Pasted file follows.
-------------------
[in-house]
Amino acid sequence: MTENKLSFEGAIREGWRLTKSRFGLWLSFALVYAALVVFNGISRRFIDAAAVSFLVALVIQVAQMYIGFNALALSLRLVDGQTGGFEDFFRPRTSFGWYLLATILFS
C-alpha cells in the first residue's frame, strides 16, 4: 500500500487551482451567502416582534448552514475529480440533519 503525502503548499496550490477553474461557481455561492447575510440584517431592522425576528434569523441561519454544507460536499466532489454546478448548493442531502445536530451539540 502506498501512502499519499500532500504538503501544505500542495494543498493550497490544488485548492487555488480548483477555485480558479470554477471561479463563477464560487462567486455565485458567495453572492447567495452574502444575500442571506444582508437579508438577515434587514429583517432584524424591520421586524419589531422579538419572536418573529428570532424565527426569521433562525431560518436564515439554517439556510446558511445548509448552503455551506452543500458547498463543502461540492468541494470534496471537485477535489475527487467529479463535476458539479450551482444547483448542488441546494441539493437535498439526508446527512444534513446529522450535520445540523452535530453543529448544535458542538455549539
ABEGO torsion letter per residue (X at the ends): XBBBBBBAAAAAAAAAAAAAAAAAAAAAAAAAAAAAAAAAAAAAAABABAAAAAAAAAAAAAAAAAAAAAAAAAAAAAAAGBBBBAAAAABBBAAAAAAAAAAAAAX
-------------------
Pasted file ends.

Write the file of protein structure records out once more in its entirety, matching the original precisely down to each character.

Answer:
[in-house]
Amino acid sequence: MTENKLSFEGAIREGWRLTKSRFGLWLSFALVYAALVVFNGISRRFIDAAAVSFLVALVIQVAQMYIGFNALALSLRLVDGQTGGFEDFFRPRTSFGWYLLATILFS
C-alpha cells in the first residue's frame, strides 16, 4: 500500500487551482451567502416582534448552514475529480440533519 503525502503548499496550490477553474461557481455561492447575510440584517431592522425576528434569523441561519454544507460536499466532489454546478448548493442531502445536530451539540 502506498501512502499519499500532500504538503501544505500542495494543498493550497490544488485548492487555488480548483477555485480558479470554477471561479463563477464560487462567486455565485458567495453572492447567495452574502444575500442571506444582508437579508438577515434587514429583517432584524424591520421586524419589531422579538419572536418573529428570532424565527426569521433562525431560518436564515439554517439556510446558511445548509448552503455551506452543500458547498463543502461540492468541494470534496471537485477535489475527487467529479463535476458539479450551482444547483448542488441546494441539493437535498439526508446527512444534513446529522450535520445540523452535530453543529448544535458542538455549539
ABEGO torsion letter per residue (X at the ends): XBBBBBBAAAAAAAAAAAAAAAAAAAAAAAAAAAAAAAAAAAAAAABABAAAAAAAAAAAAAAAAAAAAAAAAAAAAAAAGBBBBAAAAABBBAAAAAAAAAAAAAX